Contradictions in cultural values are common. We often value things that are at odds with each other. Some are fundamental values like our fierce defense of independence coupled with an intense commitment to family. And others are more subtle like when we condemn shoplifting and then steal a bunch of those awesome little shampoo bottles from our hotel.
Lately I have noticed the articulation of two conflicting values in American culture: Security and Privacy. First, we want guaranteed safety and happiness— I mean, it’s in the constitution right? And further, we expect the government to go to whatever lengths necessary to assure that us that we get that secure life. Secondly, we value and treasure our privacy—both as a legal matter that assures our security against potentially corrupt government and as a matter of principle and propriety (which I think still holds true despite the abundance of volunteered private information to be found on social media). Both of these values have been the basis of intense media outrage brought about by current events in the United States.
When Tamerlan and Dzhokhar Tsarnaev allegedly detonated two pressure cooker bombs at the Boston Marathon last April, the American public was outraged to learn that Tamerlan Tsarnaev had previously come to the FBI’s attention in other cases and that the Russian government had notified the U.S of Tsarnaev’s radicalizing activities. How did we miss this? Isn’t our government supposed to prevent such attacks through surveillance and preemptive investigation? We felt that the government and the FBI had let us down. Although it seems that the FBI did what it was legally permitted to do and then closed the case when there was insufficient evidence of terrorist or illegal intentions, the American public still demanded an explanation of the FBI’s failure. There was even a hearing held on Capitol Hill in which the FBI had to explain how Tsarnaev had managed to slip through the cracks. We seemed to feel that the FBI should have done whatever necessary to identify these future terrorists. The prevention of any terrorist event takes precedent over proper and legal procedure (such as leaving people alone when they are determined to not be a threat).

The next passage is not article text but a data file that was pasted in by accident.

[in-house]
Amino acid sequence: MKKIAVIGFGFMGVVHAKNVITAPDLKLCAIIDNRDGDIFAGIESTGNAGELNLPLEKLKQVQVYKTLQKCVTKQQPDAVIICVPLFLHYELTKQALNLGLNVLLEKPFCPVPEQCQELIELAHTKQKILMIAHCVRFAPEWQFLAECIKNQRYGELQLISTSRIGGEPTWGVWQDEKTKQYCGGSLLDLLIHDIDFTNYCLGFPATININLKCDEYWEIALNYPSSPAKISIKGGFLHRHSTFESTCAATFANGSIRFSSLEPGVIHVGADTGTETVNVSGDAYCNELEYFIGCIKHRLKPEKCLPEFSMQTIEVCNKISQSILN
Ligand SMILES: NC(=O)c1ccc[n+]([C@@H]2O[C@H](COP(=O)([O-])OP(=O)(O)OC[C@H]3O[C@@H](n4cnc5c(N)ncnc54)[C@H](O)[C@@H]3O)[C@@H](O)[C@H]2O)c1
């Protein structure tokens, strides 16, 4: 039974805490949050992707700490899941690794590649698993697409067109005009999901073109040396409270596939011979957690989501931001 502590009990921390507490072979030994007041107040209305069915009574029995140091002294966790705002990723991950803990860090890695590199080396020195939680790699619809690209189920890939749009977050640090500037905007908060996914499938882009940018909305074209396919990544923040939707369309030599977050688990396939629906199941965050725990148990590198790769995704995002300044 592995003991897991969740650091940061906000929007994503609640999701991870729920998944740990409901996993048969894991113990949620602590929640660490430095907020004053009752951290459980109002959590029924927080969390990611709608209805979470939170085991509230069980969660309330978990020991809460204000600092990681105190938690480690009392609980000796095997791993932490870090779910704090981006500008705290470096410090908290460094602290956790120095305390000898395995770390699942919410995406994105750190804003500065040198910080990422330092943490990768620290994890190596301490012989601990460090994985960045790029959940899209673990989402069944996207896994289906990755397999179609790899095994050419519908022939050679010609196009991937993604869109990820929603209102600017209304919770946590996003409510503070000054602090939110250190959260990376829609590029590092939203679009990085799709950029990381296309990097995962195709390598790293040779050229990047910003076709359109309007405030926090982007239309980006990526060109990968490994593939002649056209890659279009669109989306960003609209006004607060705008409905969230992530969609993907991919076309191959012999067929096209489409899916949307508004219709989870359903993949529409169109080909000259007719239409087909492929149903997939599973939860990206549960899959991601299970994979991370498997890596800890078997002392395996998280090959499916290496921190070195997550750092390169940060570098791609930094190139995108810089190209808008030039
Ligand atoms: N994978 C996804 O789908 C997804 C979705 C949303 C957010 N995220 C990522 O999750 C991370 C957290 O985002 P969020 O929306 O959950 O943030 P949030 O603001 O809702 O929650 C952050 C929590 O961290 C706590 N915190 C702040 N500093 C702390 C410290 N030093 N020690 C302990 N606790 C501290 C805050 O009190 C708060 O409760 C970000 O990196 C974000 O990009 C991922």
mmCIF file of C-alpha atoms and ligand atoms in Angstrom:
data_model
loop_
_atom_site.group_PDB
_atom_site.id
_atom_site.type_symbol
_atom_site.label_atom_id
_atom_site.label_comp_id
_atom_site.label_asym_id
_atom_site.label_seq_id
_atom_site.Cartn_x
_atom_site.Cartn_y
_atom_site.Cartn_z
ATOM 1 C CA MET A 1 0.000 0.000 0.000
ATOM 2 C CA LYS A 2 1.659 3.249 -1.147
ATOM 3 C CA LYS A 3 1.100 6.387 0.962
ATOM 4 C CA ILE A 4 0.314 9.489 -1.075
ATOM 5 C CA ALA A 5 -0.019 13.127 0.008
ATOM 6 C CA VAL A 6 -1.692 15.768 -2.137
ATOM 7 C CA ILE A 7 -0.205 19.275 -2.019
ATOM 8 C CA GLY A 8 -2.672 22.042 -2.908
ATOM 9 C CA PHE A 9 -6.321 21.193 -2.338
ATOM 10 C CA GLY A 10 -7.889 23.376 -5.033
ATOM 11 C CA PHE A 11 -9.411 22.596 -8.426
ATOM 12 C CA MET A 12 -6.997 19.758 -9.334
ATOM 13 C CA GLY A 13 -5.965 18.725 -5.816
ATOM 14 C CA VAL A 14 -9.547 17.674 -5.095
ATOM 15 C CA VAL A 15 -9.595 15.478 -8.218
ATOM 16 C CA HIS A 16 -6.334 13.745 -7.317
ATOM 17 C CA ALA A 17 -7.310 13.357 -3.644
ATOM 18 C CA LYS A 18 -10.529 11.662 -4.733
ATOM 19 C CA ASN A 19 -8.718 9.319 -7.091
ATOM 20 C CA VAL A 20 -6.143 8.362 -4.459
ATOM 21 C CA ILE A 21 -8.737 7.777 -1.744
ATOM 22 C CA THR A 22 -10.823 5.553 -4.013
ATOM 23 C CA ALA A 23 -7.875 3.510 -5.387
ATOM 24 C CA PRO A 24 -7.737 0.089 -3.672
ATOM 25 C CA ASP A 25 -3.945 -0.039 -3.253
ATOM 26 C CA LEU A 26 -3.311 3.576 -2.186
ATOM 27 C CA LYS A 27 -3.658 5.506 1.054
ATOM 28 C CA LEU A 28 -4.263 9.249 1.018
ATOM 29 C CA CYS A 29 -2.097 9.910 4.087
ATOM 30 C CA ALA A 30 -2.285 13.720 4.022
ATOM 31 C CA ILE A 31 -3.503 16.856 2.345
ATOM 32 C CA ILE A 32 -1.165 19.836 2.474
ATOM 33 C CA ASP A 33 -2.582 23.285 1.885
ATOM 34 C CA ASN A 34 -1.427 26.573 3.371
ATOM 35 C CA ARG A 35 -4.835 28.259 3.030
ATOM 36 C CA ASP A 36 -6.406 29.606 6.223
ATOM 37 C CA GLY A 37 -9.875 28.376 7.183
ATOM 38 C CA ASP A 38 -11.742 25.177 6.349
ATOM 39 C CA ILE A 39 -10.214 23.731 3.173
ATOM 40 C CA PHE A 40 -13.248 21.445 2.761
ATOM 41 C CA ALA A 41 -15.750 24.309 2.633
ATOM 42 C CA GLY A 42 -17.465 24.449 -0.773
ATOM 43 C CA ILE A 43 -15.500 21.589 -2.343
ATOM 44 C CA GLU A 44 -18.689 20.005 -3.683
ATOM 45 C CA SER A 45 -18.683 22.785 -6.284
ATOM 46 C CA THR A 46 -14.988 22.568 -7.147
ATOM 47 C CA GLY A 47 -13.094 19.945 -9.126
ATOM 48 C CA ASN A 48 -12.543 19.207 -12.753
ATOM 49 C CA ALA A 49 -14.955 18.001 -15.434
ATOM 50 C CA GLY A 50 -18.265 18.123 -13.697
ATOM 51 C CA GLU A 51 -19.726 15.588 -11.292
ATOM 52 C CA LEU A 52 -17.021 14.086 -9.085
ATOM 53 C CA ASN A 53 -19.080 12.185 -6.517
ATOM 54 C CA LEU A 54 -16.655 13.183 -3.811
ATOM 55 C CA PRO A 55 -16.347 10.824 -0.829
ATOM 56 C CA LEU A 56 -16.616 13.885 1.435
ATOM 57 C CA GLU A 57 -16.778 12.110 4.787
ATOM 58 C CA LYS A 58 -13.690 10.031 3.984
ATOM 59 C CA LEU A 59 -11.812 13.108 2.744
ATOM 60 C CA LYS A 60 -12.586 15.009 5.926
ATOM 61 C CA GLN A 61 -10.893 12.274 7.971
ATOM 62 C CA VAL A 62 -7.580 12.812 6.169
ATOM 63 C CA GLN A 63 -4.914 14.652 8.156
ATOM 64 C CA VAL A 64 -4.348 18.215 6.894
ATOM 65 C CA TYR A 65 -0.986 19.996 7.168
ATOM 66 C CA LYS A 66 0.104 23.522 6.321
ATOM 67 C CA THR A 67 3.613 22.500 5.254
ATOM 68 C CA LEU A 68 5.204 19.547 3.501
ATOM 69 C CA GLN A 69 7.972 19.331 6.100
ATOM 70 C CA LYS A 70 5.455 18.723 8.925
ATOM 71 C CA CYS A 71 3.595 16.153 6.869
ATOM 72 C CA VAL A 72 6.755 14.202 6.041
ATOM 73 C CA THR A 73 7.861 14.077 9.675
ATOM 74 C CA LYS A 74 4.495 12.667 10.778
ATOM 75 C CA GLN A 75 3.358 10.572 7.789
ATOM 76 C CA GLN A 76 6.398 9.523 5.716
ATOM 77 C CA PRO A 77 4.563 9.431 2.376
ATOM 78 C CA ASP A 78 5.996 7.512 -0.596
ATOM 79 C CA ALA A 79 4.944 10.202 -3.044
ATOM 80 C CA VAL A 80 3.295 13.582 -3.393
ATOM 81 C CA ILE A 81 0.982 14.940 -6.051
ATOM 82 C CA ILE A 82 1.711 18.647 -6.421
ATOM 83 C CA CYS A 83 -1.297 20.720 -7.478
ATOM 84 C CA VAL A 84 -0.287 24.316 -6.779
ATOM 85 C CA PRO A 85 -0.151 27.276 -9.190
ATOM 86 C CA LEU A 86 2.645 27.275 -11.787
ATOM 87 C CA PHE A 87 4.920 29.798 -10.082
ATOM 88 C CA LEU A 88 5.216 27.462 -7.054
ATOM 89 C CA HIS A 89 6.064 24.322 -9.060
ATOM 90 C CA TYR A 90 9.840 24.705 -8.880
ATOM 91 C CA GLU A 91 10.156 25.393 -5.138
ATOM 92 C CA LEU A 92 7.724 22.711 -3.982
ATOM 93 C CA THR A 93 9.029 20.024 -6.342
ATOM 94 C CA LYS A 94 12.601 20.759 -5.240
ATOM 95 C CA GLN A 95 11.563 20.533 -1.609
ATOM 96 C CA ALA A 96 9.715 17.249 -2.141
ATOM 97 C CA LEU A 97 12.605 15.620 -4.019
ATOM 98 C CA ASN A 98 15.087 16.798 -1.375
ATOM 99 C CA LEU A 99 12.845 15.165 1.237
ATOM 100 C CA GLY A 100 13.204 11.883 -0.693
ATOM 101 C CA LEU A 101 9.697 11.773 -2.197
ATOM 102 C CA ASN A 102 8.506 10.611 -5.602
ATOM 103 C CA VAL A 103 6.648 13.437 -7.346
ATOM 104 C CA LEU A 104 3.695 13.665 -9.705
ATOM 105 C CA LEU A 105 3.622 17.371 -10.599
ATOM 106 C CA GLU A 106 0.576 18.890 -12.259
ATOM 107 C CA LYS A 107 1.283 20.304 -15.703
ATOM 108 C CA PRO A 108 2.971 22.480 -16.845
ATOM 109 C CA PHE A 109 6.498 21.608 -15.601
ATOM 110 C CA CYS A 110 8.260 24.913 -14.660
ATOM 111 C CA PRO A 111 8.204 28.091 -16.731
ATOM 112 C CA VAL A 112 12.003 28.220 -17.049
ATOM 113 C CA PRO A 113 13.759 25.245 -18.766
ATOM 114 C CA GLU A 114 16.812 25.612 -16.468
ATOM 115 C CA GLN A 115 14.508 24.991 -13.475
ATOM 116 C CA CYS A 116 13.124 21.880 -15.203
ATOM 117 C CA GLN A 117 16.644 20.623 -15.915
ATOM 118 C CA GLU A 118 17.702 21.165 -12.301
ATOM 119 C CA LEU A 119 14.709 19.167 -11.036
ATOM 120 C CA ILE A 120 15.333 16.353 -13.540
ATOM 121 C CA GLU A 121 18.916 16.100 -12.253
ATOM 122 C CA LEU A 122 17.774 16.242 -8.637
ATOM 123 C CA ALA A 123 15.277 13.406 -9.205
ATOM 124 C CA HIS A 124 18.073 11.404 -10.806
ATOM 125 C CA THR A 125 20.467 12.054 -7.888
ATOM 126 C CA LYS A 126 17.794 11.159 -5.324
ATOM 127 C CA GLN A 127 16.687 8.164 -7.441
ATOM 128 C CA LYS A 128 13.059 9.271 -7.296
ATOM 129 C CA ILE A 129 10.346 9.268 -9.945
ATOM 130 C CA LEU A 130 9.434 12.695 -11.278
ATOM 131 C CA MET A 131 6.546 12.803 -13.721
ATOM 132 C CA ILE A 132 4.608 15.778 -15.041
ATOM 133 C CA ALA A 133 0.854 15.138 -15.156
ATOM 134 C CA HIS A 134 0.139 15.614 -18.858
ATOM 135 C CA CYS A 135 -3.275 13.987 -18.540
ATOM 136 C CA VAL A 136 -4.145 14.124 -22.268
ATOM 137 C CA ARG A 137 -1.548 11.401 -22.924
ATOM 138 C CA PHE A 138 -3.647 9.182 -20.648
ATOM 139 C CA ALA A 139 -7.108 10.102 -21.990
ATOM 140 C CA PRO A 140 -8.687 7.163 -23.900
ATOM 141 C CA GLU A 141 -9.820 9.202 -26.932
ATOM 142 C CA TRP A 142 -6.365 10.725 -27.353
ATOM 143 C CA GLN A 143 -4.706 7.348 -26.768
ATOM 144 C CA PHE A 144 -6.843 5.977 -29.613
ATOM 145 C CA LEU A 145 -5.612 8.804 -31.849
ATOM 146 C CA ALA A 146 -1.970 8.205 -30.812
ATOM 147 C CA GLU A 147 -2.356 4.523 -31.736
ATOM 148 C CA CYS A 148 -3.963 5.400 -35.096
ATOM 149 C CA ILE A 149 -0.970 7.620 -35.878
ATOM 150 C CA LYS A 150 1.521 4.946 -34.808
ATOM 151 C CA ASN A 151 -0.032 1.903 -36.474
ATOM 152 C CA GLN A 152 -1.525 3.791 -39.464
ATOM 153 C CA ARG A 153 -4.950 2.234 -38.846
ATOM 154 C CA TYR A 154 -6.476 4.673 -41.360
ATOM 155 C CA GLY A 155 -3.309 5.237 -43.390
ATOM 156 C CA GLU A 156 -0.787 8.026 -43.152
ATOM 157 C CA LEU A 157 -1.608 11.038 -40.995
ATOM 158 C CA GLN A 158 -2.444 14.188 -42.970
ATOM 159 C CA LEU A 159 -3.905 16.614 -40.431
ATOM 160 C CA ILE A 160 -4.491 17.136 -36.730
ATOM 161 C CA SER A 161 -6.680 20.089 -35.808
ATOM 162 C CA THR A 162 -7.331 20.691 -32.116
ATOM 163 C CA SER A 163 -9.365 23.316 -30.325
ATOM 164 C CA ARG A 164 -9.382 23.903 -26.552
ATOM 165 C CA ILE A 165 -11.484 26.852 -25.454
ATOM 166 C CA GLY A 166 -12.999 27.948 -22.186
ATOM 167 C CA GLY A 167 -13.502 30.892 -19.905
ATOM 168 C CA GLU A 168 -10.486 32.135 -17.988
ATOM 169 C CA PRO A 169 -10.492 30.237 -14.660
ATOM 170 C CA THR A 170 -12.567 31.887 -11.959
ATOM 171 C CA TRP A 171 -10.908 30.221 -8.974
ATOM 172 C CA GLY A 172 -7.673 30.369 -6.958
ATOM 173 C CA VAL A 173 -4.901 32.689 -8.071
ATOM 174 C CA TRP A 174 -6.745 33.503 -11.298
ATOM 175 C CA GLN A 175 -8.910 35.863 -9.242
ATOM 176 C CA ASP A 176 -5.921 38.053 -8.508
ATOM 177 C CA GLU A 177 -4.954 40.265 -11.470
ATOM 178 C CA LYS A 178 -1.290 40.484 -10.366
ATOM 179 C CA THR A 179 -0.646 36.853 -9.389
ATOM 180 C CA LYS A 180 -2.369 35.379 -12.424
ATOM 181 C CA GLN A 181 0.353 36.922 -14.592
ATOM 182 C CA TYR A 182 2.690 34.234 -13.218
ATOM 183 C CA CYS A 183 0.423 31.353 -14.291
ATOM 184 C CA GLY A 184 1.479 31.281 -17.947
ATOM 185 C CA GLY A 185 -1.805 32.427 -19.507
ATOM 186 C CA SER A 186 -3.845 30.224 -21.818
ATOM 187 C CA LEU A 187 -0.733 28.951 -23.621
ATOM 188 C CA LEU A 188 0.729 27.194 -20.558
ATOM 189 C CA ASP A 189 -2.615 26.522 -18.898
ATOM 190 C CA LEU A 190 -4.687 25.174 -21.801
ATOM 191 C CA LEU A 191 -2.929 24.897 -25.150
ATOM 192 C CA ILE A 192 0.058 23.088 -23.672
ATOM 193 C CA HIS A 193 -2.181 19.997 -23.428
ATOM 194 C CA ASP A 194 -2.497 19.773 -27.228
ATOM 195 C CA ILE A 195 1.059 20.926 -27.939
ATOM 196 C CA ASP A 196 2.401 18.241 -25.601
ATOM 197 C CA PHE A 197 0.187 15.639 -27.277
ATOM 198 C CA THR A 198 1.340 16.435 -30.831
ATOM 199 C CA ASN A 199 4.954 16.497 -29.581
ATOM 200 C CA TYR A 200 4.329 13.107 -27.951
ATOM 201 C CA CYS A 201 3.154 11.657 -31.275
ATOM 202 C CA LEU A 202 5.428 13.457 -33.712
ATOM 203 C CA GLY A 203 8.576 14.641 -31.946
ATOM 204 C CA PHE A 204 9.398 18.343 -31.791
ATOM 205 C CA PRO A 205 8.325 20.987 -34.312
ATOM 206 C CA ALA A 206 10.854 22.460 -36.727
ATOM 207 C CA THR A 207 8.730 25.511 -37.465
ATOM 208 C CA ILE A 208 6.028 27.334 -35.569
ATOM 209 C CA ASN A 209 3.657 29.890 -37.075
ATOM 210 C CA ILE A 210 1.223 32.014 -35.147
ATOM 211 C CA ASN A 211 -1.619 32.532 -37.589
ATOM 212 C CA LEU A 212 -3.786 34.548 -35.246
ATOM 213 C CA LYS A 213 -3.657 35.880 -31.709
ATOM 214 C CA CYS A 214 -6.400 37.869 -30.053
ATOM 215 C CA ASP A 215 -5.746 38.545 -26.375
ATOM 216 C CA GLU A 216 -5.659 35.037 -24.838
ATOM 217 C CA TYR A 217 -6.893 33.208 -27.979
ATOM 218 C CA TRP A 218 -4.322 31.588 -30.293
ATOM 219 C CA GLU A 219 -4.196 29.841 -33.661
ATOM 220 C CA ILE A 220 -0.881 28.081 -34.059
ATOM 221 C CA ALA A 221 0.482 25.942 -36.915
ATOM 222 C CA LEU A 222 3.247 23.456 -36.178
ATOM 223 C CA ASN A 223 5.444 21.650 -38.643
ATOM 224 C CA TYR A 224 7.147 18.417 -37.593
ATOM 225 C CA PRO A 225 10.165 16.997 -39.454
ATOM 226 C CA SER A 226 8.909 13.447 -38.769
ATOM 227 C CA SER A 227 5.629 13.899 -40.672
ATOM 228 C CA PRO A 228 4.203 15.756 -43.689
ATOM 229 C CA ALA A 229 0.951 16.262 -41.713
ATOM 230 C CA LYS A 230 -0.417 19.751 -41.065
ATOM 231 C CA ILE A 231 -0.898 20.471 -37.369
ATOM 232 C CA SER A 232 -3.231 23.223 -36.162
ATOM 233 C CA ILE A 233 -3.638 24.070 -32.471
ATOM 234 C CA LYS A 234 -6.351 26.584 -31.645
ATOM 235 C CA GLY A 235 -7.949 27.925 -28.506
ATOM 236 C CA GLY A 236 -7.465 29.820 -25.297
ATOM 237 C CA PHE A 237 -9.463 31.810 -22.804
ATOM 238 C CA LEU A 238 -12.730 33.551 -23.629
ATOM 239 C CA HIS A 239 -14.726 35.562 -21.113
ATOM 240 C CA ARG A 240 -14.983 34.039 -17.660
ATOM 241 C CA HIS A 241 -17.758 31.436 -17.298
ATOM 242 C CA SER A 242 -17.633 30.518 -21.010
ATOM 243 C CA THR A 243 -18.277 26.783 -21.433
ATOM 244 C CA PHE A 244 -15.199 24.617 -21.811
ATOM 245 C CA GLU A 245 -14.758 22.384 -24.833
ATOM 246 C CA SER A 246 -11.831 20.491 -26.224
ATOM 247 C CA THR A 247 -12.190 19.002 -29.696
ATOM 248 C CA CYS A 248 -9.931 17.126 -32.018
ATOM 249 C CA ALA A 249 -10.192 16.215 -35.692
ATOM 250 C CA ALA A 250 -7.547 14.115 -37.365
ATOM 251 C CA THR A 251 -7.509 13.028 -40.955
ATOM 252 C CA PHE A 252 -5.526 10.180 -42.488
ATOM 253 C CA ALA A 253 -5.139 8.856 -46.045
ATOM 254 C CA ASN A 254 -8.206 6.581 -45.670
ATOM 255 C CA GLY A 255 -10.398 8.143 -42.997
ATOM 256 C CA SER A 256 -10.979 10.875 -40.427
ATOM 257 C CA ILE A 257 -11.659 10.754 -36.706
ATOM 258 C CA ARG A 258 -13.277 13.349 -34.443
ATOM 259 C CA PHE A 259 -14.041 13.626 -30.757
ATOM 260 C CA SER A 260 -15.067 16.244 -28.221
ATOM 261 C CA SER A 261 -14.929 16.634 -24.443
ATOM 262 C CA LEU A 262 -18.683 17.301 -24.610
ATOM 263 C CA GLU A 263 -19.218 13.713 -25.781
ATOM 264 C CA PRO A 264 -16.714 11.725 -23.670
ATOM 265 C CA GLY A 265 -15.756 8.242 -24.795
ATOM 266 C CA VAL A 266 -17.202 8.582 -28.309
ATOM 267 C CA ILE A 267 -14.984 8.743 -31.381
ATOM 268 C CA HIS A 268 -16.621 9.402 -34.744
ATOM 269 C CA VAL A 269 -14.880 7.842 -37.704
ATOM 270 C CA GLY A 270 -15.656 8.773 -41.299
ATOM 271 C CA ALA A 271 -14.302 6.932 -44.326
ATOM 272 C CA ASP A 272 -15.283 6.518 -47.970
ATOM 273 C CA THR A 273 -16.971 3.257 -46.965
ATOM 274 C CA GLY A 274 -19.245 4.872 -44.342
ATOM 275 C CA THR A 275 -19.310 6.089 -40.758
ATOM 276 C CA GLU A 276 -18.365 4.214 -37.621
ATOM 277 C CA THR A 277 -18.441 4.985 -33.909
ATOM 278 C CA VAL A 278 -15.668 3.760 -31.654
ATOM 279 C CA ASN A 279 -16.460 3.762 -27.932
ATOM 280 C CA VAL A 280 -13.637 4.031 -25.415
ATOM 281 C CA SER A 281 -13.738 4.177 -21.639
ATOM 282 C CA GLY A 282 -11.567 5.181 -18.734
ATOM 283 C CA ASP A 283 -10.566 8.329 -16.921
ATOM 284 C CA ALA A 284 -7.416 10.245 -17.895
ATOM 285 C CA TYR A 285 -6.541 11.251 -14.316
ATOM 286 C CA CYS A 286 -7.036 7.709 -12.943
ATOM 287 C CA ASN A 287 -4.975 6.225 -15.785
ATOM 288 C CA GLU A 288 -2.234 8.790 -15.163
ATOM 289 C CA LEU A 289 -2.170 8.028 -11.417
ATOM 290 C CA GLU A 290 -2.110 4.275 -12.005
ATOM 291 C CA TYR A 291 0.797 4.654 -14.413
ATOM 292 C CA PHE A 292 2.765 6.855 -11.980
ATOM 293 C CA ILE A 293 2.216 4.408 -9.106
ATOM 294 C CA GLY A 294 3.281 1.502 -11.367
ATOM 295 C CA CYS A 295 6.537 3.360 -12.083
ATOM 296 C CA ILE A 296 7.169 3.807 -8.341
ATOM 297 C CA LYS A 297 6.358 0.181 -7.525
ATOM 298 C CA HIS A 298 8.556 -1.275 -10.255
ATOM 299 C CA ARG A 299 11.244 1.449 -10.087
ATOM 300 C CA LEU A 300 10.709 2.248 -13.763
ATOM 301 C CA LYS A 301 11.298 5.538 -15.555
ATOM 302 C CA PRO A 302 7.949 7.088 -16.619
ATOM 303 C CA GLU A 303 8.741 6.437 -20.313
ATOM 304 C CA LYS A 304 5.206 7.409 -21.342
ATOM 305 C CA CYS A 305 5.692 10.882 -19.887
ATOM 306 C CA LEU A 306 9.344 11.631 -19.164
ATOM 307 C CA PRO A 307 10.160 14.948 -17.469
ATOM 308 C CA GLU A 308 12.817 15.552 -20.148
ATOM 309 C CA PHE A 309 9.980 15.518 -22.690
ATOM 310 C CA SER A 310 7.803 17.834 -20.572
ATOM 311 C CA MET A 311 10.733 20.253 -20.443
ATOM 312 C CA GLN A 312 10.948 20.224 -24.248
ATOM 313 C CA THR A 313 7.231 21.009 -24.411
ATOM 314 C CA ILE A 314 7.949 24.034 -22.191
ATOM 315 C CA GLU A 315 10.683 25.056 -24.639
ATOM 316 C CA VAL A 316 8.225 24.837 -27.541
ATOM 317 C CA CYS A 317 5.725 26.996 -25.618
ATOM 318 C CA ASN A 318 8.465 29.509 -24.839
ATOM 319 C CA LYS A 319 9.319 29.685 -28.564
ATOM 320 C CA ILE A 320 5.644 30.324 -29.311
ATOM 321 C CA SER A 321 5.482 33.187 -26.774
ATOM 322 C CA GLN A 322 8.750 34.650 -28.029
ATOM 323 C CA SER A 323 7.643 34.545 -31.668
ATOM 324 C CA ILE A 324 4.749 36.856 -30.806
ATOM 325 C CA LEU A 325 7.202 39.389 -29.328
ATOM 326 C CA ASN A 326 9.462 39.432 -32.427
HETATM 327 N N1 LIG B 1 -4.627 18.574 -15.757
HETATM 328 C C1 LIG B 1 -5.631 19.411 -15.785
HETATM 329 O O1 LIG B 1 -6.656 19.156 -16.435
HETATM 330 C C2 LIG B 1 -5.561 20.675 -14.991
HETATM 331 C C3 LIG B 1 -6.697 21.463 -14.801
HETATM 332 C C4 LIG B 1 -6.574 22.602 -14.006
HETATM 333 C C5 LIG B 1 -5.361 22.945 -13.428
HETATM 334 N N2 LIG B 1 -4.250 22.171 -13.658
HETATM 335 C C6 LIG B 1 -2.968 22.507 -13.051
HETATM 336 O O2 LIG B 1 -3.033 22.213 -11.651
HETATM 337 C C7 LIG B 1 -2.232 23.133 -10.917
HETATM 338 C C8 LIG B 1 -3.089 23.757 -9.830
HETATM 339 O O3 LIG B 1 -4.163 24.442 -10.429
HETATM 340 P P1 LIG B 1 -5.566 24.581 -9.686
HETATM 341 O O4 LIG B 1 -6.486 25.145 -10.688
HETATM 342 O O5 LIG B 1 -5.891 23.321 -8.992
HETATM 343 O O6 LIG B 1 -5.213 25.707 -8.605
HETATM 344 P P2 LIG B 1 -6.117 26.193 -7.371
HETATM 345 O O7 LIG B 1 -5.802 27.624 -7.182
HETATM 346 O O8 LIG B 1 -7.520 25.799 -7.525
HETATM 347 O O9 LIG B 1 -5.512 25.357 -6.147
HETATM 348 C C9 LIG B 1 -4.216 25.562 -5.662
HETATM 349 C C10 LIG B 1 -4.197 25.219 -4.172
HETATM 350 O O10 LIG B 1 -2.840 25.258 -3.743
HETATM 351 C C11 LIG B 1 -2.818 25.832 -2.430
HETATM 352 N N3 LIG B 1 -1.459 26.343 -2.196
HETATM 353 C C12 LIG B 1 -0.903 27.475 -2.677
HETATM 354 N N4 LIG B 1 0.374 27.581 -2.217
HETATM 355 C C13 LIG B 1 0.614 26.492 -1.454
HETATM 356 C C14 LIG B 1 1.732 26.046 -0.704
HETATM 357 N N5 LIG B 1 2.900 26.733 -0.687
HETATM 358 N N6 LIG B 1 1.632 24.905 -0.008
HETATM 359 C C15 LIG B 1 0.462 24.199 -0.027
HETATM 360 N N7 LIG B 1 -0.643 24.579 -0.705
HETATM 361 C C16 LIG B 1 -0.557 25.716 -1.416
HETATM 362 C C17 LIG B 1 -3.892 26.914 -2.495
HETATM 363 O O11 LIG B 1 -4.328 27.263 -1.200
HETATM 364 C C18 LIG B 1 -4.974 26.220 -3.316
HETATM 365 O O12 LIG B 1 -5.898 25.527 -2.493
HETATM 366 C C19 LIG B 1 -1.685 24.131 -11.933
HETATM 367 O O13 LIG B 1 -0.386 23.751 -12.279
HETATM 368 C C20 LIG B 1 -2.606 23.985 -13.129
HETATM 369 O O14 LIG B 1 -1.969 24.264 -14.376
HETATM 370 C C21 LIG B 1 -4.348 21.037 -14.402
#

And yet, when Edward Snowden clued us all in to the fact that the NSA has been keeping track of our phone activities, we were outraged (never mind that this is the same type of surveillance we expect the government to use to ensure us that we never fall victim to terrorist acts). Isn’t our privacy something that is both sacred and legally protected? Like I hope that many of you do, I worry about this surveillance as a potential violation of the 1st and 4th Amendments. But it is also true that in the hands of government agencies, this is powerful information used to protect our nation and citizens. That guarantee of safety comes at a cost. Remember, Dzhokhar Tsarnaev is a U.S. citizen. The government either has the right to survey its citizens (and suspend the rights of citizenship after arrest) or it doesn’t. In the information age, Security and Privacy are intimately tied. We have to give a little of one to get more of the other. We simply can’t have our cake and eat it too.